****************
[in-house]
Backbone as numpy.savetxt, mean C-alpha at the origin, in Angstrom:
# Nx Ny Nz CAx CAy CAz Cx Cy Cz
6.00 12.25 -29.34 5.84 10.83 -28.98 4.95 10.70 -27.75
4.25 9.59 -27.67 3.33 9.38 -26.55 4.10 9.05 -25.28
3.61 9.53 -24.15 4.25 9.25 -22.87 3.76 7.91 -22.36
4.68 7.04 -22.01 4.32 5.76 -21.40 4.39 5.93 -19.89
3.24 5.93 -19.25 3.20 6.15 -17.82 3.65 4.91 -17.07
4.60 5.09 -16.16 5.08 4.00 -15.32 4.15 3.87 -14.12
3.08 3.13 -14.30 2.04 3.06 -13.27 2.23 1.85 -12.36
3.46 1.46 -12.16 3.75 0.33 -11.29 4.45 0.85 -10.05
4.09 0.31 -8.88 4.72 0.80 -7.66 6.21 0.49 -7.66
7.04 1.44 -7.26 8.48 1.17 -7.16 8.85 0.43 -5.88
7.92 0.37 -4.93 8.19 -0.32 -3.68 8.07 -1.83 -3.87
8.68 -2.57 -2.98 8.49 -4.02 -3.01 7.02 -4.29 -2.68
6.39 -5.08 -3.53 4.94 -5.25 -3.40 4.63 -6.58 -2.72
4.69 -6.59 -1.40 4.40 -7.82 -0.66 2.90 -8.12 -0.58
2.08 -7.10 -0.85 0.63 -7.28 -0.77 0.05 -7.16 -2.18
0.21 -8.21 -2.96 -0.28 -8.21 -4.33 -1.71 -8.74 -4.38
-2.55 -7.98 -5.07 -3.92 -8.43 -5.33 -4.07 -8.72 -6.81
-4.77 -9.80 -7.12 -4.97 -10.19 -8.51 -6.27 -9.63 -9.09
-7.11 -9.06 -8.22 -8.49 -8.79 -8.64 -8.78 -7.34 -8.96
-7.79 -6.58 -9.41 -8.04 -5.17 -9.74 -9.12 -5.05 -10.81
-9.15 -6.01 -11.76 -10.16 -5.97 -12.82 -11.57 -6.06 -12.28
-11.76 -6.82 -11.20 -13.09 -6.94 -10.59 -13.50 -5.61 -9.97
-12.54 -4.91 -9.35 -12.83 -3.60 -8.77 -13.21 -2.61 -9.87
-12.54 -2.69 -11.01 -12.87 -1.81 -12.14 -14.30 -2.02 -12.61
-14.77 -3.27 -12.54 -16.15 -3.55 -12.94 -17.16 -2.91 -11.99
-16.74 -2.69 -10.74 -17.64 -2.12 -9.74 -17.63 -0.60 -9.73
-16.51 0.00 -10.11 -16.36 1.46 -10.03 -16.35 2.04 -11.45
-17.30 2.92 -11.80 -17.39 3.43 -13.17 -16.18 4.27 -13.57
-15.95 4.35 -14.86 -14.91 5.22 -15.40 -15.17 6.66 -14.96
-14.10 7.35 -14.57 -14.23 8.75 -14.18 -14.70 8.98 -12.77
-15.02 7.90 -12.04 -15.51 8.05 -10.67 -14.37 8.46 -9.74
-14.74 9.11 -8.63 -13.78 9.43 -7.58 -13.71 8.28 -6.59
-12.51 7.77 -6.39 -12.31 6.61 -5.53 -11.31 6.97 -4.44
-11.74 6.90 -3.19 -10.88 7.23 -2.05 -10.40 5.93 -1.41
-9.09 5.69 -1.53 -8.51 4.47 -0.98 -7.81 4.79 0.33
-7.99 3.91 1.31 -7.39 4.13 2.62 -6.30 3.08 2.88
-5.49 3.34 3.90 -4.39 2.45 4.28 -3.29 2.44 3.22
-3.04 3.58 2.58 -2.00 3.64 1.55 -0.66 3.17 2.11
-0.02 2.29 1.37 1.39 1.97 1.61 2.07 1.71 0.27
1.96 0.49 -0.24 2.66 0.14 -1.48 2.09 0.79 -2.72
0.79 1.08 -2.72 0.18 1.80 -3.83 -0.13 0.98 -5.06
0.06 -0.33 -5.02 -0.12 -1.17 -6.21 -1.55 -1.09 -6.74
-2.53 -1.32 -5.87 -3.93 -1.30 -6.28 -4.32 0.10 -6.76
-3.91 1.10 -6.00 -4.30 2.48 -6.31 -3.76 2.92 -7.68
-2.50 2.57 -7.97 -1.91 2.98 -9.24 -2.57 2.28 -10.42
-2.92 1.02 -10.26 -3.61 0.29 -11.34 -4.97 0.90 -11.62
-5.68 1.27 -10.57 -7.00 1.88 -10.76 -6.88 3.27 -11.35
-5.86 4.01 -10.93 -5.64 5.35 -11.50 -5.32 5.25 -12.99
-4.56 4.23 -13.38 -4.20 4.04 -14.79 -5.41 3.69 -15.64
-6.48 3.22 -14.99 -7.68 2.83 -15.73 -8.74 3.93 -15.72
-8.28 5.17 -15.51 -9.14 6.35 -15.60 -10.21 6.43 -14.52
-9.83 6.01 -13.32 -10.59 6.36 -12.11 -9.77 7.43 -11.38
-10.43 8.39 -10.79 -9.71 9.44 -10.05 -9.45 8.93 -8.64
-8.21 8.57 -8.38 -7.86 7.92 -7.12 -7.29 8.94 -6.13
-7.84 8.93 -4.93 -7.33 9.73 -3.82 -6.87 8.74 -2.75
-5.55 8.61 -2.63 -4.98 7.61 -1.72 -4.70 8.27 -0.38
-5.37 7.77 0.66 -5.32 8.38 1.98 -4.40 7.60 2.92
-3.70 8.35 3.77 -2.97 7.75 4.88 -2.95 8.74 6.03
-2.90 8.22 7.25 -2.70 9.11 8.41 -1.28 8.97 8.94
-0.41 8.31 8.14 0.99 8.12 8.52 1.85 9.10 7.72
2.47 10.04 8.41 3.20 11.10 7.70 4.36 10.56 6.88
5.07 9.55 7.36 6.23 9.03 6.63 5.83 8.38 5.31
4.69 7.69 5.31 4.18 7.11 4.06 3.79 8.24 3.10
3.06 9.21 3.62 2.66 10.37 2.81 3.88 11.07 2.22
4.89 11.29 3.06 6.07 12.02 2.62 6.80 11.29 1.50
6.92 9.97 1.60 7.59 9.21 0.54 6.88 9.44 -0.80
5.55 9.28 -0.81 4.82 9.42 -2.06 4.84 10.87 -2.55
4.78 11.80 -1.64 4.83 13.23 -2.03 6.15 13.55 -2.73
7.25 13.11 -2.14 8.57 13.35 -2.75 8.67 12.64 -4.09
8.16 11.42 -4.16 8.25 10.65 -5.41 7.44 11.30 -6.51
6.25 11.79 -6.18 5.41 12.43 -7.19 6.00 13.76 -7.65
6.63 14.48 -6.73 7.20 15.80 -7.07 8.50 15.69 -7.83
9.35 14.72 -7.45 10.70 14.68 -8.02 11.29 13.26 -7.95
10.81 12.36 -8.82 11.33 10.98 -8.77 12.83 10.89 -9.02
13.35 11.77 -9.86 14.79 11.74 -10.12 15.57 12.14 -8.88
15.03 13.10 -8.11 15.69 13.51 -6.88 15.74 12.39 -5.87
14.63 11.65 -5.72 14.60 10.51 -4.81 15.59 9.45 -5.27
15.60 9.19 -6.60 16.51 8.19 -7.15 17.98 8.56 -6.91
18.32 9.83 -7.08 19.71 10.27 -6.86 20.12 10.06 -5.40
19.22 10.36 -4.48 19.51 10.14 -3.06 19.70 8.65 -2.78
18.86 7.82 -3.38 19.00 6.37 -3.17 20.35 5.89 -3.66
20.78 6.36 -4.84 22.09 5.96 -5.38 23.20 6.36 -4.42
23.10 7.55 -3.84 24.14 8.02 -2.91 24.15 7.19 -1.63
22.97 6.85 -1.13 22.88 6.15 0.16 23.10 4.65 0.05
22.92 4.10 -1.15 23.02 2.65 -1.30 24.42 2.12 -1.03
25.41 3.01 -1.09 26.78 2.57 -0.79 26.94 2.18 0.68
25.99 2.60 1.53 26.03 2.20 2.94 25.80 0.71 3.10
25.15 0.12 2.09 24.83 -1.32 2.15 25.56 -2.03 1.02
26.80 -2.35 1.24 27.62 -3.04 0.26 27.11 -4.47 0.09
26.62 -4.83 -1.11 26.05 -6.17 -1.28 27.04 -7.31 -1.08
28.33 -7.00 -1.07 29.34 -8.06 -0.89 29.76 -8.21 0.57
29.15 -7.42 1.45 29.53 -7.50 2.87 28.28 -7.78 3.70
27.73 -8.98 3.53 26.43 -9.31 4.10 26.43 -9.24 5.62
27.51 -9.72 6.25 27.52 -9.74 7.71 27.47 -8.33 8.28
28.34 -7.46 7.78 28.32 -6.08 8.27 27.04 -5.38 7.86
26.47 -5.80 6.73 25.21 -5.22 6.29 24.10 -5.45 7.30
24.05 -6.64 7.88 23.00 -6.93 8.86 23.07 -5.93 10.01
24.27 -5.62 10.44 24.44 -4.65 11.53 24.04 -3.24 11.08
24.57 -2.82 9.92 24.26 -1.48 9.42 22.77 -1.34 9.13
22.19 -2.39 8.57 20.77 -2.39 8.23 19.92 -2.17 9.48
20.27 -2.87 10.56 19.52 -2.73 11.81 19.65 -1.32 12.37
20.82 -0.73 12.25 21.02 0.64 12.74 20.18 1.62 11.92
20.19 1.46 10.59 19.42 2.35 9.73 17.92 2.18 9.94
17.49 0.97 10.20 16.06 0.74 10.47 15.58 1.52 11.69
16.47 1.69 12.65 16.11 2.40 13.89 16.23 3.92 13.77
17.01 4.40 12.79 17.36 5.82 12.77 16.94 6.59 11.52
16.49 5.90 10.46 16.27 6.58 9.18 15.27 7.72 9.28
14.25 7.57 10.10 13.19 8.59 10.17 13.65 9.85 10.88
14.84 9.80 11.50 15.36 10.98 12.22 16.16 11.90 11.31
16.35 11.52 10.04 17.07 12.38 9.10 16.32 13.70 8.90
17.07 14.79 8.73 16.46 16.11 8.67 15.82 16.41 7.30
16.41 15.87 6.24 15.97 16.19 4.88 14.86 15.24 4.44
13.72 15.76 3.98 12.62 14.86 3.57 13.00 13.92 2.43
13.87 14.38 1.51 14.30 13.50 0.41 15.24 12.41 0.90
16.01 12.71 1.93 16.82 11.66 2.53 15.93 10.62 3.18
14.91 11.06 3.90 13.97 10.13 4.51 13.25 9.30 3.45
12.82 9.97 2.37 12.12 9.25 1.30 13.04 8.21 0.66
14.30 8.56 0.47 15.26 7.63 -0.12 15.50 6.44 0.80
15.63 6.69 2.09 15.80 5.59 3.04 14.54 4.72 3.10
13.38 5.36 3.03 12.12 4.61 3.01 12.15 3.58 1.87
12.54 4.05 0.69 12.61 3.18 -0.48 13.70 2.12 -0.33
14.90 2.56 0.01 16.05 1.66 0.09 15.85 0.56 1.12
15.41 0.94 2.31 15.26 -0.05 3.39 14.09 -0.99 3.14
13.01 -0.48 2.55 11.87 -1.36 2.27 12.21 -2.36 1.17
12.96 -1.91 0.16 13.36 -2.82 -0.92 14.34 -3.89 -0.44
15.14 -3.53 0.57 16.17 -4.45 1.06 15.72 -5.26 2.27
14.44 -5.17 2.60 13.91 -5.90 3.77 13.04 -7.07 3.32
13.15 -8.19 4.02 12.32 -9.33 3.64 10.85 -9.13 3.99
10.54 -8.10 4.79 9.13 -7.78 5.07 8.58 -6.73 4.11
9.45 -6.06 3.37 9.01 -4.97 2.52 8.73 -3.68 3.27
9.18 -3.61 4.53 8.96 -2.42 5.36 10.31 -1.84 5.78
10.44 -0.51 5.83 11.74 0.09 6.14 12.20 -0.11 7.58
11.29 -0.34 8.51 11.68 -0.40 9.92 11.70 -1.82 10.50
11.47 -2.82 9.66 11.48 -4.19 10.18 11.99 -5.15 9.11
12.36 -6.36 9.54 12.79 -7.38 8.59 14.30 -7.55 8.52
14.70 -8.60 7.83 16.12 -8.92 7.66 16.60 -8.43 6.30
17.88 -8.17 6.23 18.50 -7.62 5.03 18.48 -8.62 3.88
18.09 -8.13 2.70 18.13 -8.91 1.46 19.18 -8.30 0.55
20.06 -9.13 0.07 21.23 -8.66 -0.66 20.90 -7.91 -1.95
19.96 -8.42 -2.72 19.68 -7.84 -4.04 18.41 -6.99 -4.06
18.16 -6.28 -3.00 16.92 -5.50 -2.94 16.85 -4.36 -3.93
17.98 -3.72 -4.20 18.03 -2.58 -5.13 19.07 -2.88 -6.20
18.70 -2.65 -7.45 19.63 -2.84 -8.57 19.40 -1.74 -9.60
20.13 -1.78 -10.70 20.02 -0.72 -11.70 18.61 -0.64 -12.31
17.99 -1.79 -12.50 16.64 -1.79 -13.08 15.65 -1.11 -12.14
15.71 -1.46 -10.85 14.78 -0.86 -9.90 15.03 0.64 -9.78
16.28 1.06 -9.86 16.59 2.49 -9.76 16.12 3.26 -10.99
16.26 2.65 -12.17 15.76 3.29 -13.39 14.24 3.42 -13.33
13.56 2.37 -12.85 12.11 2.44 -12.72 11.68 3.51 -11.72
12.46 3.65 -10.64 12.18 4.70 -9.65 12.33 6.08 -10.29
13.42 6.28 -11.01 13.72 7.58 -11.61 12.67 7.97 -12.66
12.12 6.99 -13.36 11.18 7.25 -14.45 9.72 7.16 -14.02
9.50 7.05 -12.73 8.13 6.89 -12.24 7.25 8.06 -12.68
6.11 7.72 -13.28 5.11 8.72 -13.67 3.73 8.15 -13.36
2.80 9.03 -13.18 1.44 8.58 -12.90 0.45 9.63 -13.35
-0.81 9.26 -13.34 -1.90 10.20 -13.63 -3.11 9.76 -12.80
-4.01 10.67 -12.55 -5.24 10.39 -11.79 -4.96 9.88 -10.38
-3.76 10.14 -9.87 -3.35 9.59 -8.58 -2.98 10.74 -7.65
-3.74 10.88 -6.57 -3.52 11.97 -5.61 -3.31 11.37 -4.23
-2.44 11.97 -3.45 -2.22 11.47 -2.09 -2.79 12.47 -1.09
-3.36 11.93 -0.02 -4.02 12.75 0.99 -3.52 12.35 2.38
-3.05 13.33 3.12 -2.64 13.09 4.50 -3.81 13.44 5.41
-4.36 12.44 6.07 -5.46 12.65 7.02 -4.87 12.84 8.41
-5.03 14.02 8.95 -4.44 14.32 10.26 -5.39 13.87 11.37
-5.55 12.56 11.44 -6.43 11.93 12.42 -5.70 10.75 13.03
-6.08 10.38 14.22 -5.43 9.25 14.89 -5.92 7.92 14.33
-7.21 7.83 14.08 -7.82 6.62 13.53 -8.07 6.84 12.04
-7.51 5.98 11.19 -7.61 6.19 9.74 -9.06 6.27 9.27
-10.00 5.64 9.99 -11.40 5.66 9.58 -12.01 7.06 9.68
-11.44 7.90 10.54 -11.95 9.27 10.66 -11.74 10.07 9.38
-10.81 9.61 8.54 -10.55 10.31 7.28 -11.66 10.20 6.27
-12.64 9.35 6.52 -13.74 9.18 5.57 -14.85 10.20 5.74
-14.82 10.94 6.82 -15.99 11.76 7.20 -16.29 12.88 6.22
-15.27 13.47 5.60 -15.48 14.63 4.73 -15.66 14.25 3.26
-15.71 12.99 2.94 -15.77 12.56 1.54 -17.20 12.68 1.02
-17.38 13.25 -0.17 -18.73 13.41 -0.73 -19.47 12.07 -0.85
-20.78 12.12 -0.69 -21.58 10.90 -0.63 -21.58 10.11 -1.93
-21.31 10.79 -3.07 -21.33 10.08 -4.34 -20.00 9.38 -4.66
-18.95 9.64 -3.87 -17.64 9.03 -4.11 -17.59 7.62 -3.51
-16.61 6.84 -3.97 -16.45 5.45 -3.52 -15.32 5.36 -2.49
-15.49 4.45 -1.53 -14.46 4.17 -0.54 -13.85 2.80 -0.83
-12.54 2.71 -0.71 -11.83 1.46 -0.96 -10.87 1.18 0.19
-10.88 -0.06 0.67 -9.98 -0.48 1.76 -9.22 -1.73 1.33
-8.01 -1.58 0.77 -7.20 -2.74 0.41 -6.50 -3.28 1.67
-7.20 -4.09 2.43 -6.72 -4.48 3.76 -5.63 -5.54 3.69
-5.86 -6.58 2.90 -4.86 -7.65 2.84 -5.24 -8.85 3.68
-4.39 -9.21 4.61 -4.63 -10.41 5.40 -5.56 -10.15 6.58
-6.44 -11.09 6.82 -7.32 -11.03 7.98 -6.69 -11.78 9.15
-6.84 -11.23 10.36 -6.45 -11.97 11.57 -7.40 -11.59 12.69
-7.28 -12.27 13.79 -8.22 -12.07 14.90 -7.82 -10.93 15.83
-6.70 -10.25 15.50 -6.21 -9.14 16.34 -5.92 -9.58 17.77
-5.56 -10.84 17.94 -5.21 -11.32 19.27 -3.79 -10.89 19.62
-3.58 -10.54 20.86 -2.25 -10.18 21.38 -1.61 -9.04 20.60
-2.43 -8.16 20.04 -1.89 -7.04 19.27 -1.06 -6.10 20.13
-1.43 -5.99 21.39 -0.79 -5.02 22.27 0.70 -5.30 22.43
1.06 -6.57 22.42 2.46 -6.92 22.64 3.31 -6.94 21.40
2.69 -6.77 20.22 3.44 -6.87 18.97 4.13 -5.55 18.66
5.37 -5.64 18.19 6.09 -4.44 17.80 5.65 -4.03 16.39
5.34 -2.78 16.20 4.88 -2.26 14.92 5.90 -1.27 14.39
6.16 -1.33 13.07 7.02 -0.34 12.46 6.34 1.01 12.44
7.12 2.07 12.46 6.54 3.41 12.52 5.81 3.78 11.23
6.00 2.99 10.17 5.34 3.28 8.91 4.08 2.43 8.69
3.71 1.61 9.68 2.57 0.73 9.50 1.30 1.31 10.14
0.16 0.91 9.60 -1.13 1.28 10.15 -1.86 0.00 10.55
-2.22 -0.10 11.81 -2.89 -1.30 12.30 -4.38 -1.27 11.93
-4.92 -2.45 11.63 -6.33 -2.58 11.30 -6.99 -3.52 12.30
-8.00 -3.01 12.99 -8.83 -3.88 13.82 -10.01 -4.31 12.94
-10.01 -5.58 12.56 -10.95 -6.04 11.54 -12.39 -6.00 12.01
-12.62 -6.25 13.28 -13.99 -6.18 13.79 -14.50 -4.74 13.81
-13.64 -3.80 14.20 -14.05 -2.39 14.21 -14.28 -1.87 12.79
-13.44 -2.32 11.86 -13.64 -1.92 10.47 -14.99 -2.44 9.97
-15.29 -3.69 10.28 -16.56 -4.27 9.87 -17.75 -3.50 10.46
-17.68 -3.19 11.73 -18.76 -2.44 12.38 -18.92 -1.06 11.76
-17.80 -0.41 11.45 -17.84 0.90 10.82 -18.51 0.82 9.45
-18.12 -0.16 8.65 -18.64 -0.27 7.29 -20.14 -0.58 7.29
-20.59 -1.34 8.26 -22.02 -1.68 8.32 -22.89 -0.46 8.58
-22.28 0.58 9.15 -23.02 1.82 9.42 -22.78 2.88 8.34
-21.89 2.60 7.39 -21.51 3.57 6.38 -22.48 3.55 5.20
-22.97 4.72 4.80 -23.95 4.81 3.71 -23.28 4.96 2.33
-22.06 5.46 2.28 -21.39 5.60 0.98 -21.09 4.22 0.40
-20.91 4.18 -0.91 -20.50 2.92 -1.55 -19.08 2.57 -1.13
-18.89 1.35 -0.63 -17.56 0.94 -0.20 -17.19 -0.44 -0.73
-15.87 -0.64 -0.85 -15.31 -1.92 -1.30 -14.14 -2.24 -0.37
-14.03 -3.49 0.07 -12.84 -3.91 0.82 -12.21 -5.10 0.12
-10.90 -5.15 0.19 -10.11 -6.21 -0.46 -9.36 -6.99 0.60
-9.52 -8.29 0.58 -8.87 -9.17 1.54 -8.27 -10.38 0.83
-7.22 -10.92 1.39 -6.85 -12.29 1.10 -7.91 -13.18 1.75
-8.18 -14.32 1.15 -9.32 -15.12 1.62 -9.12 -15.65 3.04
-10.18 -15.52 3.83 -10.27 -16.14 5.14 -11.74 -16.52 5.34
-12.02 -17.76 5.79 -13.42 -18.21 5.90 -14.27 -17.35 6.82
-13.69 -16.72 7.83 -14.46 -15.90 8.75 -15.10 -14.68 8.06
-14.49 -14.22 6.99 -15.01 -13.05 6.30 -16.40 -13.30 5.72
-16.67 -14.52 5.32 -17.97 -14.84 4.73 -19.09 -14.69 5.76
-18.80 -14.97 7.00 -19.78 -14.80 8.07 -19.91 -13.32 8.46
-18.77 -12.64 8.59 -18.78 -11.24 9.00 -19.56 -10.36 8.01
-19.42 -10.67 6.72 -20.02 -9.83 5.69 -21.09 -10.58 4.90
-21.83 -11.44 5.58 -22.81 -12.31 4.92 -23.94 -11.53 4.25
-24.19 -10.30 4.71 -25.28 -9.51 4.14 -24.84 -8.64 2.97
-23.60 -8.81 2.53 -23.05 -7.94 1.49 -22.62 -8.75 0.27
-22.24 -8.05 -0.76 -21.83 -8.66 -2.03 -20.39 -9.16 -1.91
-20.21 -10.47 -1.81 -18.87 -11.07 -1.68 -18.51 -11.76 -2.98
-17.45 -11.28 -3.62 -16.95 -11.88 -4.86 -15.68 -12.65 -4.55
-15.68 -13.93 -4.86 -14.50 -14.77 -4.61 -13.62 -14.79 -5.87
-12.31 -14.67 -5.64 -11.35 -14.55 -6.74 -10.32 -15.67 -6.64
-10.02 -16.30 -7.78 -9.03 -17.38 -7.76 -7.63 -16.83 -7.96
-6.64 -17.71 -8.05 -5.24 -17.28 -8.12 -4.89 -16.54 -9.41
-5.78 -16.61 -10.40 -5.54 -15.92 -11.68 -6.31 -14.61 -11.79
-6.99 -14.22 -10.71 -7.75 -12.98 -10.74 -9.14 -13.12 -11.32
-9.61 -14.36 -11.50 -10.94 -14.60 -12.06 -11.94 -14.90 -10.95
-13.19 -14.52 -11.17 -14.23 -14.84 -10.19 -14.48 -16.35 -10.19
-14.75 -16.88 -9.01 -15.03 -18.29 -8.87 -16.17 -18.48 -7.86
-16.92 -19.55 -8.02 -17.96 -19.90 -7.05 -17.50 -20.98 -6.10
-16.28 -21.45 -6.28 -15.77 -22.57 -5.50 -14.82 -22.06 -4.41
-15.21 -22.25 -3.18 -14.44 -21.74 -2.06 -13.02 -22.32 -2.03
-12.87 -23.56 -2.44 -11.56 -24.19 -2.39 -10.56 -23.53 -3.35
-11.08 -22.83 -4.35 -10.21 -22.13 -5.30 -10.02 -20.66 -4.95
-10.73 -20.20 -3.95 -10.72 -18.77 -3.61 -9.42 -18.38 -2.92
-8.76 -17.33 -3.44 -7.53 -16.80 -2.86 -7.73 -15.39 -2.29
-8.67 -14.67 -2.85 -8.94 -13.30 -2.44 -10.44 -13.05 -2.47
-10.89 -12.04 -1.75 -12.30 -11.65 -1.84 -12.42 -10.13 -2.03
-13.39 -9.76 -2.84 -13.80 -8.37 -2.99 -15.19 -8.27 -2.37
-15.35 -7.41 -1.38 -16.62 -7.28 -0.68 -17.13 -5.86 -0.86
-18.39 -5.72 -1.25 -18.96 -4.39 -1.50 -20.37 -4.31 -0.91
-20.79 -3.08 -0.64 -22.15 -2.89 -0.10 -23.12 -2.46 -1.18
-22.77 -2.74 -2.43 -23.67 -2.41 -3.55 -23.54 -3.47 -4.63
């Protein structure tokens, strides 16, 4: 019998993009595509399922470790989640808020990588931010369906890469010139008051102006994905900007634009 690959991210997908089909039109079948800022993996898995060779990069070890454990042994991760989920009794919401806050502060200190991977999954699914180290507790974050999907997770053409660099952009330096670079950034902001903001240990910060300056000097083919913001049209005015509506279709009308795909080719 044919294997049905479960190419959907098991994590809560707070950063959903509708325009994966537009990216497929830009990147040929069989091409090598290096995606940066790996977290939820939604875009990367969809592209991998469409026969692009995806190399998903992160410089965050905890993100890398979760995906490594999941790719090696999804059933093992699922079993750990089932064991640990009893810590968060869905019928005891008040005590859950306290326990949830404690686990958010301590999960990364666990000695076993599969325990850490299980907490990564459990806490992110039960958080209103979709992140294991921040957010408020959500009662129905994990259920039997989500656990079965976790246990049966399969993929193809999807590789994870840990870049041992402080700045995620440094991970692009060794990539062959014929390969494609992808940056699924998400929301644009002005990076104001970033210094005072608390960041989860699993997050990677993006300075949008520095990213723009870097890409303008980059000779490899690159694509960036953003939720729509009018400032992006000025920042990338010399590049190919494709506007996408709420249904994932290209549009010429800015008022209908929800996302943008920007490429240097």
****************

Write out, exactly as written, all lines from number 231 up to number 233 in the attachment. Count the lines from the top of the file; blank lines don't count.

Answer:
-8.18 -14.32 1.15 -9.32 -15.12 1.62 -9.12 -15.65 3.04
-10.18 -15.52 3.83 -10.27 -16.14 5.14 -11.74 -16.52 5.34
-12.02 -17.76 5.79 -13.42 -18.21 5.90 -14.27 -17.35 6.82